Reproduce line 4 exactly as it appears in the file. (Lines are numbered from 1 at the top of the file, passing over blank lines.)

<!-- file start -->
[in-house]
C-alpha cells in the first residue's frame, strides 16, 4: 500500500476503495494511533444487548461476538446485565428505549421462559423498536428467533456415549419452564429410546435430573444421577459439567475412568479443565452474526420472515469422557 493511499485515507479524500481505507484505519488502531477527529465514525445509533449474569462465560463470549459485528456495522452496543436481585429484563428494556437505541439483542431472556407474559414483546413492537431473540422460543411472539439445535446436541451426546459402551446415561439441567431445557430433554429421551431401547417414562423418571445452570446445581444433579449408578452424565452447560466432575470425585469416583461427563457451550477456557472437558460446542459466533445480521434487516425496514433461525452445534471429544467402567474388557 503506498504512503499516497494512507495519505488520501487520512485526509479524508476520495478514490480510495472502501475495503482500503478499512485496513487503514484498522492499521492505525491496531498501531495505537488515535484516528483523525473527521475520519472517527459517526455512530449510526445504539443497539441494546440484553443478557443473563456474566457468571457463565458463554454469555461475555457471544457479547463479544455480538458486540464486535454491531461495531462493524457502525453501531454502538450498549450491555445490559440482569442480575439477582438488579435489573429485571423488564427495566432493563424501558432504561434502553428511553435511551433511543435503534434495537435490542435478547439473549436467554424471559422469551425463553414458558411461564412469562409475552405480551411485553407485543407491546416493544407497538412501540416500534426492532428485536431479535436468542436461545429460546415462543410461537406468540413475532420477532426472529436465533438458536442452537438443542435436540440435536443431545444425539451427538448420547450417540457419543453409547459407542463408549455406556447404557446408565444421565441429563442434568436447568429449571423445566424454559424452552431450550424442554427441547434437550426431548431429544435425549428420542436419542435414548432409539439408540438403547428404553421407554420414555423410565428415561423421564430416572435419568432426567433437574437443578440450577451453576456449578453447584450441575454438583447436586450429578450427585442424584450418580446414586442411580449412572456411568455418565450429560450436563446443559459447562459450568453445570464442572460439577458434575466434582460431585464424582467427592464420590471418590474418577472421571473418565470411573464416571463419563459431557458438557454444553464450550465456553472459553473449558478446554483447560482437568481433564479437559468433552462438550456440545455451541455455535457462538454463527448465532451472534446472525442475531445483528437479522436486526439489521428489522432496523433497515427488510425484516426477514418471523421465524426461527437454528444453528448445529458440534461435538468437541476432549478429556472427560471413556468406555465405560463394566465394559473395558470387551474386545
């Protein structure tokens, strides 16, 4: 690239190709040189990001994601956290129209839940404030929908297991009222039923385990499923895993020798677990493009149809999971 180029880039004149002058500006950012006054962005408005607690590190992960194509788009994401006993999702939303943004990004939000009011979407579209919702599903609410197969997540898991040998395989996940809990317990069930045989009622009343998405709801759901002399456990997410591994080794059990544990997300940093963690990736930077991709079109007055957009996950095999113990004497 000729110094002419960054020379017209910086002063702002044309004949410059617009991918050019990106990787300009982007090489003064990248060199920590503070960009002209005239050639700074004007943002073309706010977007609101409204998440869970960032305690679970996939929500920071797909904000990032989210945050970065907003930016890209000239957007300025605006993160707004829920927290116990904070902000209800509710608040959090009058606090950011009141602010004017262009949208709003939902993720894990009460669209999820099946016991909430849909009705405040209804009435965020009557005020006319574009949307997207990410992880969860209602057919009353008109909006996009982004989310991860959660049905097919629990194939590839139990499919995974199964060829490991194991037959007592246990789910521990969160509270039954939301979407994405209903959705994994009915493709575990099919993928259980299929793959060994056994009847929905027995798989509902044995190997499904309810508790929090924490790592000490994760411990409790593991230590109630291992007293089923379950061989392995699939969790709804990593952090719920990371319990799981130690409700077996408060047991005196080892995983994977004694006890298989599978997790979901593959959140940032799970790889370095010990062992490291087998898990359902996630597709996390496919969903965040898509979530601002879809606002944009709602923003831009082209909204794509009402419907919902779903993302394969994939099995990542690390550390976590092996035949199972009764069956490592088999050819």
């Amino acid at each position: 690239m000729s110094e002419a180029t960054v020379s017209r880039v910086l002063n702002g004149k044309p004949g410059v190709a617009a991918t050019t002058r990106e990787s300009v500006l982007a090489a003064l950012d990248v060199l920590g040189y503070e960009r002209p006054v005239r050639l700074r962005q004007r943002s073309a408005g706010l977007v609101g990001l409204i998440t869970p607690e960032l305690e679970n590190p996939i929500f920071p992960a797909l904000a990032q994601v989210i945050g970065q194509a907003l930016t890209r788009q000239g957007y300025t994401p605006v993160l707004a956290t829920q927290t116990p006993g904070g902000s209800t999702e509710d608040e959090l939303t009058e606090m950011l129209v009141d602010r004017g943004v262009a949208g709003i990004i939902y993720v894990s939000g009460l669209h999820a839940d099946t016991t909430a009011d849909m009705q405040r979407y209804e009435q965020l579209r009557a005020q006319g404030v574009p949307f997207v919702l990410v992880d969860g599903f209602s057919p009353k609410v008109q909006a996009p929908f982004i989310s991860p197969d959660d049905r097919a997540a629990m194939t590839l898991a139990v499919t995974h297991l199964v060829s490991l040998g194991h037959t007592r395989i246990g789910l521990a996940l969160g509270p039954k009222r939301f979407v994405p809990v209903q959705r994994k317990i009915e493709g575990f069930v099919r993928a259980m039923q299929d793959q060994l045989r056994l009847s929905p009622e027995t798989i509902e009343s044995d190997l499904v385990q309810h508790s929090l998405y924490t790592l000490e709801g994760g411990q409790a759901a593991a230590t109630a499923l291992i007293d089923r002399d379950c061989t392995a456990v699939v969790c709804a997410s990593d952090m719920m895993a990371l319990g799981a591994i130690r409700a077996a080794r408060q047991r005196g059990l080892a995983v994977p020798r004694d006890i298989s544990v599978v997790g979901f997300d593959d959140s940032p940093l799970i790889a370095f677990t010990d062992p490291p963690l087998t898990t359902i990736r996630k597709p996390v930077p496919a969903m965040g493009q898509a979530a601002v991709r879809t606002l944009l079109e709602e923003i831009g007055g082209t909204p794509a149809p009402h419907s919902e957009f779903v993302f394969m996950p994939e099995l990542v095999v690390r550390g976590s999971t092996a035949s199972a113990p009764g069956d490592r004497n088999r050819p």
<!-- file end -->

């Amino acid at each position: 690239m000729s110094e002419a180029t960054v020379s017209r880039v910086l002063n702002g004149k044309p004949g410059v190709a617009a991918t050019t002058r990106e990787s300009v500006l982007a090489a003064l950012d990248v060199l920590g040189y503070e960009r002209p006054v005239r050639l700074r962005q004007r943002s073309a408005g706010l977007v609101g990001l409204i998440t869970p607690e960032l305690e679970n590190p996939i929500f920071p992960a797909l904000a990032q994601v989210i945050g970065q194509a907003l930016t890209r788009q000239g957007y300025t994401p605006v993160l707004a956290t829920q927290t116990p006993g904070g902000s209800t999702e509710d608040e959090l939303t009058e606090m950011l129209v009141d602010r004017g943004v262009a949208g709003i990004i939902y993720v894990s939000g009460l669209h999820a839940d099946t016991t909430a009011d849909m009705q405040r979407y209804e009435q965020l579209r009557a005020q006319g404030v574009p949307f997207v919702l990410v992880d969860g599903f209602s057919p009353k609410v008109q909006a996009p929908f982004i989310s991860p197969d959660d049905r097919a997540a629990m194939t590839l898991a139990v499919t995974h297991l199964v060829s490991l040998g194991h037959t007592r395989i246990g789910l521990a996940l969160g509270p039954k009222r939301f979407v994405p809990v209903q959705r994994k317990i009915e493709g575990f069930v099919r993928a259980m039923q299929d793959q060994l045989r056994l009847s929905p009622e027995t798989i509902e009343s044995d190997l499904v385990q309810h508790s929090l998405y924490t790592l000490e709801g994760g411990q409790a759901a593991a230590t109630a499923l291992i007293d089923r002399d379950c061989t392995a456990v699939v969790c709804a997410s990593d952090m719920m895993a990371l319990g799981a591994i130690r409700a077996a080794r408060q047991r005196g059990l080892a995983v994977p020798r004694d006890i298989s544990v599978v997790g979901f997300d593959d959140s940032p940093l799970i790889a370095f677990t010990d062992p490291p963690l087998t898990t359902i990736r996630k597709p996390v930077p496919a969903m965040g493009q898509a979530a601002v991709r879809t606002l944009l079109e709602e923003i831009g007055g082209t909204p794509a149809p009402h419907s919902e957009f779903v993302f394969m996950p994939e099995l990542v095999v690390r550390g976590s999971t092996a035949s199972a113990p009764g069956d490592r004497n088999r050819p």